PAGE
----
The Hearst Tower is considered the first green skyscraper in New York City after earning the LEED Gold certification. Also the California Academy of Science achieved LEED platinum and has some of the most exciting green features including a huge green roof.
Kind of indirectly related, but some existing famous buildings are actually converting into “green” buildings.
A great example is the Empire State Building, replacing thousands of windows with insulating ones. This was done to attract more workers (apparently the building’s appeal as a place to work).
One really cool green building is the California Academy of Sciences, declared in 2008 to be certified LEED Platinum (the highest possible rating from the US Green Building Council) and thus the greenest museum in the world. The museum features heat recovery systems to re-circulate heat released by HVAC equipment, an eco-roof that insulates the building and helps offset carbon emissions, insulated glass and extensive use of natural lighting throughout, a solar canopy that provides almost 213,000 kilowatt hours of energy per year, a rainwater cachement system, recycled building materials, and a wealth of other features. The building was designed by the architectural group Renzo Piano Workshop in Genoa, Italy.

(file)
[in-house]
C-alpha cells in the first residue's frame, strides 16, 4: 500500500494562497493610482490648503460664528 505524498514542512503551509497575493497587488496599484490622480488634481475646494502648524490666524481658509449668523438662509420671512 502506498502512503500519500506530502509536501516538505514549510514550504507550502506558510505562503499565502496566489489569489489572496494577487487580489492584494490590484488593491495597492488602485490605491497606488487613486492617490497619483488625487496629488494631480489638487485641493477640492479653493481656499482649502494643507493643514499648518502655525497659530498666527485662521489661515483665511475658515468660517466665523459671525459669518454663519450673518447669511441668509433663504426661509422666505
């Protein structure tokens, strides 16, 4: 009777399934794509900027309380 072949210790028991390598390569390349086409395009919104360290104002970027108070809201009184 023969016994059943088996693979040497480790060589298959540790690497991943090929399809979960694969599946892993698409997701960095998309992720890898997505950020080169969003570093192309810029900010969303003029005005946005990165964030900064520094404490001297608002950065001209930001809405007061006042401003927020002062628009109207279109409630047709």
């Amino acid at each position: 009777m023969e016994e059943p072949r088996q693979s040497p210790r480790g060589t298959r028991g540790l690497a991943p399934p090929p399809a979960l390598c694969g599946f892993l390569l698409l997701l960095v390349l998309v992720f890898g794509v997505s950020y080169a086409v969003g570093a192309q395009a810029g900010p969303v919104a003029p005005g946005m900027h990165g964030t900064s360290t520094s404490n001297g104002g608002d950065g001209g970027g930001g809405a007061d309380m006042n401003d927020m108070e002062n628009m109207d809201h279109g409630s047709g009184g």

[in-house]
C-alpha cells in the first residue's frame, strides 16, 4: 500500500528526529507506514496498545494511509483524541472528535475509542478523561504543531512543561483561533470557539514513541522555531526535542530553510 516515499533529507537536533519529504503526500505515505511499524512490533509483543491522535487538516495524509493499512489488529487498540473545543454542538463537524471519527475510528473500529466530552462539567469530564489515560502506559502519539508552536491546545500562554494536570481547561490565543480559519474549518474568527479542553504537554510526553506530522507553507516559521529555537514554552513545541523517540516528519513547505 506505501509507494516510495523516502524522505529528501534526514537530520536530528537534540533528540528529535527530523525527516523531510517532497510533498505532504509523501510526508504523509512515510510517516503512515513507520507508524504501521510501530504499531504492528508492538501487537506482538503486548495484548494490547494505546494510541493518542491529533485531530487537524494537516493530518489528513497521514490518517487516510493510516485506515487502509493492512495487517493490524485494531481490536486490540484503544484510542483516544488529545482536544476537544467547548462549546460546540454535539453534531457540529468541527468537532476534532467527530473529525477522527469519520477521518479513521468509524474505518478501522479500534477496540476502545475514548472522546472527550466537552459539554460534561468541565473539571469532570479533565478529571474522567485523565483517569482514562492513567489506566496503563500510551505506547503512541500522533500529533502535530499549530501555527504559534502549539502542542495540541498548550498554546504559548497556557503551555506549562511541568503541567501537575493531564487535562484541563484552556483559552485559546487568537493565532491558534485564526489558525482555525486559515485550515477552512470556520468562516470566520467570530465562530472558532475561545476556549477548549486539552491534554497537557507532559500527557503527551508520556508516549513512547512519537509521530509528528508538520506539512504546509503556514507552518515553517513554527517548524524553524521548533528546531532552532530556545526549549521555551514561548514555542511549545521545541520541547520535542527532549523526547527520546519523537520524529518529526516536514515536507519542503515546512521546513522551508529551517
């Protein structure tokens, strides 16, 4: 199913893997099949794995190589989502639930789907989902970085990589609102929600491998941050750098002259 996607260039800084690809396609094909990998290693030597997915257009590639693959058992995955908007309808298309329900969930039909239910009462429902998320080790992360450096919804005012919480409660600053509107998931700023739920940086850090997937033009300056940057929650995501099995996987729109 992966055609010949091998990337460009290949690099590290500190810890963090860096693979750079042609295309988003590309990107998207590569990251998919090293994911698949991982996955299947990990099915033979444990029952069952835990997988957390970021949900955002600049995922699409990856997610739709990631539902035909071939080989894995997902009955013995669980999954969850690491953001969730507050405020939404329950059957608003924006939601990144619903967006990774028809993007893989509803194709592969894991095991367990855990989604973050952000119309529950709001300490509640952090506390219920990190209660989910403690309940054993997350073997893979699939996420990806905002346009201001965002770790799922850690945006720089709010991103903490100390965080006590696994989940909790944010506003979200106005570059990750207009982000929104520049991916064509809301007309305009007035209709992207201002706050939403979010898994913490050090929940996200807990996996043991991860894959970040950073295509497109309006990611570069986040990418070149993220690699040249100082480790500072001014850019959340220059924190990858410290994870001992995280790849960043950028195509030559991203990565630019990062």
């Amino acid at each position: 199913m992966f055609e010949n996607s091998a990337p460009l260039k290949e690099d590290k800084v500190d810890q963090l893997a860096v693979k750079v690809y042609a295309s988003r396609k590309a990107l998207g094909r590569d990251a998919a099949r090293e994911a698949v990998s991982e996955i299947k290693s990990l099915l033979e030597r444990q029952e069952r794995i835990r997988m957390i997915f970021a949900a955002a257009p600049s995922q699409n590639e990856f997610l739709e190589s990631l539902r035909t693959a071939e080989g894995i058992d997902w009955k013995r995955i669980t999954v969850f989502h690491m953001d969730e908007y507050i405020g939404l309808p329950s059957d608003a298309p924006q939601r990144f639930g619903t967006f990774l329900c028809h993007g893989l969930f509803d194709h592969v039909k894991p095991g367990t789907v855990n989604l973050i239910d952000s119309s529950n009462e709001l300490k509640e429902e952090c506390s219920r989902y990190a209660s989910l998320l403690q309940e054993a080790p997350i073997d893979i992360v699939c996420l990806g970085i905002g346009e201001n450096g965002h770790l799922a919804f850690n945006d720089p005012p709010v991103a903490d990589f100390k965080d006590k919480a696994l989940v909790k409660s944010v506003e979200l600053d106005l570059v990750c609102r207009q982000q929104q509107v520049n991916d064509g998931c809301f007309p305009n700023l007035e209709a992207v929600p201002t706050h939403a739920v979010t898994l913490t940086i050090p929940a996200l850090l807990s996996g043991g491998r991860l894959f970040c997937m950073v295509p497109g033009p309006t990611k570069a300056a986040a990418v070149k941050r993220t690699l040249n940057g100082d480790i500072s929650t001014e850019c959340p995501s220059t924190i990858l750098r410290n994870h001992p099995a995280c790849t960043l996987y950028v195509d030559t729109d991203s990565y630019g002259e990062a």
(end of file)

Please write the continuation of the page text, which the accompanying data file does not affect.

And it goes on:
One development which has generated a lot of buzz recently is China’s planned Tianjin Eco City (pictured below).
The city is slated to house 350,000 residents in seven different ‘districts’, interconnected by a light-rail system. The city will utilize a variety of sustainable technology, including wind and solar power, as well as water desalination and rain-water harvesting. The city is scheduled for completion by 2020.
The Turning Torso Residential Tower in Malmo Sweden is a self-sufficient, energy-efficient residential apartment building. The Tower’s energy is 100 percent renewable energy obtained from locally provided solar, wind, bedrock and water power. In addition the residential building is a leader in composting as everything generated is compacted and sent out for decomposition and biogas production.
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